The Supreme Court just heard arguments concerning campaign contribution limits. At issue is the aggregate total that an individual may contribute to several candidates within a certain time period. Fortunately, questions from some Justices indicate that they may be ready to jettison this insult to free speech.
Most arguments about free speech since I have been aware of politics have centered on non-political speech. For example, commercial speech has (wrongly, I believe) long been considered a different category of speech, distinct from advocating for candidates or public policy. Though the Court has in many cases protected free speech even in cases involving economic transactions, there has remained a curious norm–that speech is only speech in certain contexts. Commercial speech does not count.
The other category of non-political speech is obscenity, which has a long and colorful history. Sexually-oriented material has variously been seen as harmful to adults and thus in the state’s interest to control, harmful to children, subject to zoning laws, etc. Again, except for the case of access by children,* I find the state’s interest in controlling access to any material dubious.
No matter what one’s opinion on the state’s interest in these two kinds of speech, though, one kind has always been considered a mainstay of our system of government–political speech. The Founders recognized that in order for a people to live in freedom, each person must have the right to speak his/her mind freely. Tyranny springs from a leader’s assurance that his/her actions cannot be criticized. This has not kept self-appointed monitors of propriety from trying to limit political speech. Campaign finance laws, for example, are based on the concern that money “corrupts” politics.
Curiously, these laws assume that advocacy for public policies coming from the well-to-do are less worthy that those coming from the middle-class or the poor. Note the following exchange:
“By having these limits, you are promoting democratic participation,” Justice Ruth Bader Ginsburg said. “Then the little people will count some and you won’t have the super-affluent as the speakers that will control the elections.”
Justice Antonin Scalia responded, sarcastically, that he assumed “a law that only prohibits the speech of 2 percent of the country is O.K.”
Amazingly, some people are perfectly comfortable with the idea of limiting a particular point of view by limiting the political speech of the wealthy. Presumably, having people advocate for less governmental interference in economic activity is intrinsically bad.** Should this point of view appeal to you, try this one on. Arguably, the single biggest threat to the United States is an avalanche of entitlement obligations set to hit us within a few years. Might we not with equal plausibility argue that poor people should have their speech limited? After all, are they not more likely to advocate for economic policies that accelerate our demise? That reach into the pockets of honest, hard-working citizens?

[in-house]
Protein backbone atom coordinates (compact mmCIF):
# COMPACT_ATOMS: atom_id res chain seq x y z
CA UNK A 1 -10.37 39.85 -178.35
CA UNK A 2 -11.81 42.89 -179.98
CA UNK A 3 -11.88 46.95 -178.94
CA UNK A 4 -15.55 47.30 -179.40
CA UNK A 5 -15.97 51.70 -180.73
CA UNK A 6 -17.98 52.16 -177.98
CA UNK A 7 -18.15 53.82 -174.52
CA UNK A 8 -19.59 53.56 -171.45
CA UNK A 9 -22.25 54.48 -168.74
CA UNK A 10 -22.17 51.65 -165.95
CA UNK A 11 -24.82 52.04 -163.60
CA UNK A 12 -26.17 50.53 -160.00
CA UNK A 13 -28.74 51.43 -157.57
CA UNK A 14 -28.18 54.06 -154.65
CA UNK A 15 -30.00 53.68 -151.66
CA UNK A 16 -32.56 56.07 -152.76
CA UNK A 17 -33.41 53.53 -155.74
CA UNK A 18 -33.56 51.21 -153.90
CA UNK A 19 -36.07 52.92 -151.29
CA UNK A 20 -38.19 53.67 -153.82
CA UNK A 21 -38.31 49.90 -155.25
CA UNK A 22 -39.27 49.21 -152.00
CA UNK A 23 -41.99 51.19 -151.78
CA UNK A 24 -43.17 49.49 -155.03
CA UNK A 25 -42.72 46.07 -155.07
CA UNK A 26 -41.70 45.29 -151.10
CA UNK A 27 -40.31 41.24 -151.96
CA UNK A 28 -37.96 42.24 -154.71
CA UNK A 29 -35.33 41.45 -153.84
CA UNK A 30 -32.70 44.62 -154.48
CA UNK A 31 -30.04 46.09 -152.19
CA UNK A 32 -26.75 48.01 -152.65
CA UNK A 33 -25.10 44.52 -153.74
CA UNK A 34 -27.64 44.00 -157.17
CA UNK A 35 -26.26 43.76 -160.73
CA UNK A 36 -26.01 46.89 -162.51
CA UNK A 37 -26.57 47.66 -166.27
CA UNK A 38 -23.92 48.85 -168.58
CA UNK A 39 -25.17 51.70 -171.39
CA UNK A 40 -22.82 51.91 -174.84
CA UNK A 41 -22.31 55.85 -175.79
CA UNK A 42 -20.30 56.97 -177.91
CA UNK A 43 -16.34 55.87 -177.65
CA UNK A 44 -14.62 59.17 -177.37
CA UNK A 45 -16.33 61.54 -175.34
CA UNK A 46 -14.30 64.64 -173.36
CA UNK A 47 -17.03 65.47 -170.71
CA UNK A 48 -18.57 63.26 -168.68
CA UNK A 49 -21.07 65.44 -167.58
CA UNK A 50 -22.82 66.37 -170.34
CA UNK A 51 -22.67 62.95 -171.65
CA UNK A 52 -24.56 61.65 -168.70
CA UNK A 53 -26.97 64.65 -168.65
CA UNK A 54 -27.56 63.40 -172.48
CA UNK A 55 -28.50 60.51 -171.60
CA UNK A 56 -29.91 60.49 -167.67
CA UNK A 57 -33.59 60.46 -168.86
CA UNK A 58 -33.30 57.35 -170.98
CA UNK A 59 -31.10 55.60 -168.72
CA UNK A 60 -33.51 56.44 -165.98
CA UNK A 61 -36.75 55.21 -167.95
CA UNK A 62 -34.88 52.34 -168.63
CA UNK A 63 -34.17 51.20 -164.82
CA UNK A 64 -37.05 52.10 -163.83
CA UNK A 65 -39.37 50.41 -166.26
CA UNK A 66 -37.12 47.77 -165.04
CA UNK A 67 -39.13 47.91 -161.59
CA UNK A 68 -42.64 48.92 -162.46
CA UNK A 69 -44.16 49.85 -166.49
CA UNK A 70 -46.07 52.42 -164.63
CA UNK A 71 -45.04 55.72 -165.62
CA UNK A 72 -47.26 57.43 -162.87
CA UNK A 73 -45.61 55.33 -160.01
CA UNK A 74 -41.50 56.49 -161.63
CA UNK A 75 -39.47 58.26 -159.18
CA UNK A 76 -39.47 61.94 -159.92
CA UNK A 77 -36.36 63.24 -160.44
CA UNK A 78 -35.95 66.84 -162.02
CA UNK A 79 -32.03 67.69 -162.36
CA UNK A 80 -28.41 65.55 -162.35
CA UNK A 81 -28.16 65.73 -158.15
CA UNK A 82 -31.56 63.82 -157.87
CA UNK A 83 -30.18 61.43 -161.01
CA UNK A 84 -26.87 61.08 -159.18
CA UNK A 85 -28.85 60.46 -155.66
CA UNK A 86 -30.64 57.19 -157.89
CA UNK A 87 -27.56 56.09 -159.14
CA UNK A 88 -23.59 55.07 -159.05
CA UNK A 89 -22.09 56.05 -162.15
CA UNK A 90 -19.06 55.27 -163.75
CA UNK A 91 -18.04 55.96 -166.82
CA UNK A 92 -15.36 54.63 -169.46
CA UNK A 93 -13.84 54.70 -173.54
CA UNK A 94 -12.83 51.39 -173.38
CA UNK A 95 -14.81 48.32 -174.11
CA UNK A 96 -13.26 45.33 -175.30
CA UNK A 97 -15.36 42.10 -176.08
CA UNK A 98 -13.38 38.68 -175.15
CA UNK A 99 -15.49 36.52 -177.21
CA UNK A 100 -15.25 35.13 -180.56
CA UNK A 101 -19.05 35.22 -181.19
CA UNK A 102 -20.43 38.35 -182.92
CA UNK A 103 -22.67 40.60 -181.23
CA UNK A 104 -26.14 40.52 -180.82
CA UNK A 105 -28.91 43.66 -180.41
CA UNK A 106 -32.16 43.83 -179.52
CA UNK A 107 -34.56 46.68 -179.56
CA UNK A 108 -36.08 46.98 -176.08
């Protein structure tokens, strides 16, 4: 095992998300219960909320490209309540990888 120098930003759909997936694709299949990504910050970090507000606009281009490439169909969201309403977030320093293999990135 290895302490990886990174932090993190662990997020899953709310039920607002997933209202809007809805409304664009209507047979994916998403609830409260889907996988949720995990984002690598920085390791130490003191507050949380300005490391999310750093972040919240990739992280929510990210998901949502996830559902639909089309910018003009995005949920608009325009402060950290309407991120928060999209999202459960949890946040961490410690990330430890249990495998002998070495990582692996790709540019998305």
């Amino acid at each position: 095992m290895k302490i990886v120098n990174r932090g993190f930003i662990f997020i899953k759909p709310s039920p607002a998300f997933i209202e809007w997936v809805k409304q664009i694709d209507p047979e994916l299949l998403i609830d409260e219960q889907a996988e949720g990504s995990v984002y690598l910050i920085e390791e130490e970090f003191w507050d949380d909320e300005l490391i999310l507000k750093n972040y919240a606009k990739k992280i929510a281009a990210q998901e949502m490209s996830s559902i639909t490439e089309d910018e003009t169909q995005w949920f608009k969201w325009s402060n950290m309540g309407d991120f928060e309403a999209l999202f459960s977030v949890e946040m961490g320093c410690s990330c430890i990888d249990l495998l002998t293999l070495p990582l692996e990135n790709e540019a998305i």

“But they don’t have the money to do that!” one can imagine liberals protesting angrily. No, but there are lots more of them. Collectively, they can be every bit as much of a menace as the Koch brothers are purported to be. Speaking of liberals, why don’t we limit their speech? The same arguments apply.
Yes, money is influential in politics. No one argues otherwise. It is influential to the degree it is because as a nation we have come to tolerate the symbiotically corrupt collusion of business and government. We have also come to tolerate the whines of the shiftless as equivalent to the cries of the helpless. Money is not the issue–we are the issue.
Anyone who knows the sources of a politician’s overflowing campaign coffers and does not figure it into his/her vote is lazy, stupid, or both. A person who is genuinely concerned with “corruption” in the system should spend some time and energy educating people about the political process and how to make informed choices rather than attempting to silence views with which they disagree.
Only one rule need apply to campaign contributions, period. Disclosure. Let anyone raise as much money as he/she wishes and disclose within 48 hours the contributor and the amount. With the information available on the Internet, anyone can find a way to learn what organizations and what individuals fund which politicians. Further, let anyone say anything he/she wants anytime, right up to the election.
Attacks on our rights are always offered with the argument that it is in the interest of the [downtrodden, poor, minorities…fill in your favorite victim]. The real reason is considerably less noble. It is to silence people whose views annoy pompous do-gooders or the government. Speech that is allowed only when approved by others cannot be construed as genuinely free, no matter what fairy tale reasons are conjured up to justify it. Perhaps the Supreme Court will remember that come their ruling.
*Or the near-unspeakable case of participation in pornography by children.
**Though, by the way, not all wealthy people think that way. To wit, George Soros.